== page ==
Glencorse: Peacebuilding is very narrowly defined by the U.N. definition: a very specific set of activities related to a post-conflict period. I would argue that peacebuilding can include many things, for example, broadly engaging young people in positive engagement around their rights and responsibilities and supporting the accountability of those systems to make sure that they serve citizens inclusively and effectively. Because, if they don’t do that, if they don’t manage conflict through peaceful prescribed means, that’s when you begin to experience challenges.

Peacebuilding Deeply: What is the importance of accountability in putting a country back together or rebuilding society?

Glencorse: I think accountability, which is also a big word that can mean a lot of different things, but accountability is at the core of everything. Unless you can create systems where people in power are accountable to citizens, you can’t begin to deal with all of the other challenges – including conflict and service delivery and everything else.

I think it is absolutely at the core, and we should be working towards it in every way.

Peacebuilding Deeply: And is that post-conflict accountability for crimes that happened during a conflict, or is there also a way to make accountability more current, more present?

Glencorse: I think it is accountability for past crimes, though that’s not the part that we are working on. There is this dichotomy in literature between peace and justice, which I think is a fake one. I don’t think you can have peace until you have justice.

We do a lot of work in Liberia where this is a pertinent issue. You may not have violence, but you don’t have a secure peace unless there’s been justice for past crimes. But the accountability that I am talking about is more about the accountability of governments to citizens in the present for their responsibilities and their decisions as they relate to managing finances, delivering services, corruption, these are all issues with accountability in the present that we are thinking about.

At every level it is political and too often we assume that the answers are technical or military related, and that we are going to find solutions to these problems by force. But it’s not, it has to be political agreement.

The other piece of it that I think we always forget about is the economy. I did a study at one point of all the peace agreements in the 90s, and they are all negotiated by former ambassadors, by high-level political officials, without people who really understand the economies of these places. The Balkans is a really good example. We created a peace but the peace led to a criminalization of the economy that has really undermined the development of those countries over time. So we need to focus much more on the economic dimension of peacebuilding.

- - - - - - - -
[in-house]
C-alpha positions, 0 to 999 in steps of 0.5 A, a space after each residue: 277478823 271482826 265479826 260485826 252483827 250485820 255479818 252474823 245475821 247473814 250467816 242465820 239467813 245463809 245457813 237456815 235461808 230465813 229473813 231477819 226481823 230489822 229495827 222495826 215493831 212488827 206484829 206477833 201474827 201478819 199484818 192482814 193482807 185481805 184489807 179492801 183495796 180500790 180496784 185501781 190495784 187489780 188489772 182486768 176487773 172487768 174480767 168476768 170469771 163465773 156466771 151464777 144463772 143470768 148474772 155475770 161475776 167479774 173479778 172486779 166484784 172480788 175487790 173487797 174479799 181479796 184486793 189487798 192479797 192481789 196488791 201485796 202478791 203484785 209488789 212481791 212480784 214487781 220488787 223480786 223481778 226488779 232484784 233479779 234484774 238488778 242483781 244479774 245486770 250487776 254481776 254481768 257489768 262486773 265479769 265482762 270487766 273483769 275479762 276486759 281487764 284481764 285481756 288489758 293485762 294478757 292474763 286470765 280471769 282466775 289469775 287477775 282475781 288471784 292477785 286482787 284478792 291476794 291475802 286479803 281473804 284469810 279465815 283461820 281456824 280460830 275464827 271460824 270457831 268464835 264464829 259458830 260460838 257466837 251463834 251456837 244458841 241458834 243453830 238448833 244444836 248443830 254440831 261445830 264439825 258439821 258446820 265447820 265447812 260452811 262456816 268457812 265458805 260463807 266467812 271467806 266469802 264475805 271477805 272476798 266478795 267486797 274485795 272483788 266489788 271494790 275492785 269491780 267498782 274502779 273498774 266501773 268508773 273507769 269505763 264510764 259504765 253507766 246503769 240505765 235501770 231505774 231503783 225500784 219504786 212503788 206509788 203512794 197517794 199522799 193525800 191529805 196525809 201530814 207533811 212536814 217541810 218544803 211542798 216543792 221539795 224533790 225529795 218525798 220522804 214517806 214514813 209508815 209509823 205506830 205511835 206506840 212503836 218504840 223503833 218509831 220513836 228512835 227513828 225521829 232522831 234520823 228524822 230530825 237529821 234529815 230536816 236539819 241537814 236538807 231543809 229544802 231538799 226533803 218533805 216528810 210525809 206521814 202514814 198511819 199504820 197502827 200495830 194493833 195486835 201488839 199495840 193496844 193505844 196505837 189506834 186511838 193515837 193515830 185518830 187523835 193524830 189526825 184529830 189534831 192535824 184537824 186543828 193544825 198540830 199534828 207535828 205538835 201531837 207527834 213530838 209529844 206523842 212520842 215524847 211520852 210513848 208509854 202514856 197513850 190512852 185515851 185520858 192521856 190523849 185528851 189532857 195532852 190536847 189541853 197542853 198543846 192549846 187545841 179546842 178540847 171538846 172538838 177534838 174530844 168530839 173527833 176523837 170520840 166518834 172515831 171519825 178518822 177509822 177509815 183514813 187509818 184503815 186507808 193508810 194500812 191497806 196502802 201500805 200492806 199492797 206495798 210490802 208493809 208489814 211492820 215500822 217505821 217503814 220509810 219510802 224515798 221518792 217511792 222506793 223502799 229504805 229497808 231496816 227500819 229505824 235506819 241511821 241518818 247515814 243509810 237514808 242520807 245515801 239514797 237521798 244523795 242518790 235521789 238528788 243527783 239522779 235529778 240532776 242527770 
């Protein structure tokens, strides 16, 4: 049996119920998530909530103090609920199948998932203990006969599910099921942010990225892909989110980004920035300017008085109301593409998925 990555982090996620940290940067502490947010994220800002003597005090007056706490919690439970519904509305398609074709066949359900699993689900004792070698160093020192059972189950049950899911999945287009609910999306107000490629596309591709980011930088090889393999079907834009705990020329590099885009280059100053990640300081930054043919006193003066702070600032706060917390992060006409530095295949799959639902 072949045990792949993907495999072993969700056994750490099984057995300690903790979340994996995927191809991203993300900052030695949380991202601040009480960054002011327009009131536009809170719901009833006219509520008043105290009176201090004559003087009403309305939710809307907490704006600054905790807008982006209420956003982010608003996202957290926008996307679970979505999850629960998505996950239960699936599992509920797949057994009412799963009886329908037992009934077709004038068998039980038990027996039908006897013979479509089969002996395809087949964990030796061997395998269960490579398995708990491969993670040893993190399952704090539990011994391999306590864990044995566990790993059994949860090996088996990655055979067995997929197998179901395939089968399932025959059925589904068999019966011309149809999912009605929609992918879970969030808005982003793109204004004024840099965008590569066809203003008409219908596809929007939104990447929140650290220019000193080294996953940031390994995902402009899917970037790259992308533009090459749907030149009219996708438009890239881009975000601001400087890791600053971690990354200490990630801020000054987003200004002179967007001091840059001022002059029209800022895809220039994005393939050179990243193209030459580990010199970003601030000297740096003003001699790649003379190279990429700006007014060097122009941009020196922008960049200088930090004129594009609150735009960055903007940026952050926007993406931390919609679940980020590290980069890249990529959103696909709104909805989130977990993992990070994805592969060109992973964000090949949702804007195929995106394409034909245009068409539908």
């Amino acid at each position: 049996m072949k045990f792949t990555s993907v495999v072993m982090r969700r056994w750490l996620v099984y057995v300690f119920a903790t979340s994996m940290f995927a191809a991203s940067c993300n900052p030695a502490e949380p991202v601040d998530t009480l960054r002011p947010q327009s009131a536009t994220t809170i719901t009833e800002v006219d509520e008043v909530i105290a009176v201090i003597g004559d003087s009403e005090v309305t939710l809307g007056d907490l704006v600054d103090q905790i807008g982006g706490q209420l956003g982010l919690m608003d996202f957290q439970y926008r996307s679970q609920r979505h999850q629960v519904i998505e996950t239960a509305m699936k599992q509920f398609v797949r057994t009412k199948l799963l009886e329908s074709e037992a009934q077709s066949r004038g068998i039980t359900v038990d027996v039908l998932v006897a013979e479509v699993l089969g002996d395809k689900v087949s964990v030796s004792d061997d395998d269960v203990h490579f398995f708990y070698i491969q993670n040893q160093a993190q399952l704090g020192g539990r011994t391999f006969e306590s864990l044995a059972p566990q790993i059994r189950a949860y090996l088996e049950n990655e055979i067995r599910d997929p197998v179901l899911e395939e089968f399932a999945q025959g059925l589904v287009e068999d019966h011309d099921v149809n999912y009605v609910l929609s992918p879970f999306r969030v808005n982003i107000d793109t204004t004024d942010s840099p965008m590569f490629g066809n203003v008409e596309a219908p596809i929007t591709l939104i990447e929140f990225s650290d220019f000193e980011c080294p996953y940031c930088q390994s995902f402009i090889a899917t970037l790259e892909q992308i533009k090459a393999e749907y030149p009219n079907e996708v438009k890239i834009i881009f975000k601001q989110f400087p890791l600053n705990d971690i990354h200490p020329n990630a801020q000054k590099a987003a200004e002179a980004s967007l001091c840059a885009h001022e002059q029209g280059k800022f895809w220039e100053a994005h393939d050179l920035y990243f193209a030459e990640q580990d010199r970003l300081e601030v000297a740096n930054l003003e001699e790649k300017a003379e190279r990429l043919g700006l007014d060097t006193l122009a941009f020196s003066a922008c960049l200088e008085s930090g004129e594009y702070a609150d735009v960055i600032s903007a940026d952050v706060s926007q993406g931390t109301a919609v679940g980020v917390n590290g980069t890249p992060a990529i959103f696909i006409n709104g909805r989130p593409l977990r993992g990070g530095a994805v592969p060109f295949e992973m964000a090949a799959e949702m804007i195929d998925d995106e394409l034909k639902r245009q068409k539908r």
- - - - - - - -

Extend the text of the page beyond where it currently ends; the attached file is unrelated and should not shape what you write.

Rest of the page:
Peacebuilding Deeply: How do you measure impact or your success rate?

Glencorse: What we are doing is very long term, it is not linear. We do a lot of qualitative surveys, we ask people about changes in attitudes, changes in behavior, and policies as a result of certain things that we’ve been doing. A big part of what we are trying to do is build communities for accountability so we do a lot of social media analysis, which begins to map how close those bonds are between people and how they work together.

We’ve begun to use new techniques like contribution tracing, which maps backward from the outcomes to your activities, to see what your contribution is. With Integrity Idol, we’re beginning to look at control trial type activities, where you would expose a certain community to something, but not another, to see what the changes are around these issues. We’re getting more scientific in this, but on many levels it’s still really hard. It’s going to take a while as it is a generational change we are trying to see.

Peacebuilding Deeply: Is there a way to measure if the change will last?

Glencorse: We’ve been doing Integrity Idol in Nepal for five years. We now have five years of data … on what the winners have gone on to do and the credibility it has given them, as well as on the people engaged in their campaigns and how it has allowed them to change accountability dynamics.

It’s beginning to get to the point where we have longer term data that we can use to understand the dynamics.

These responses have been edited for length and clarity.

Natalie Sikorski contributed to this article.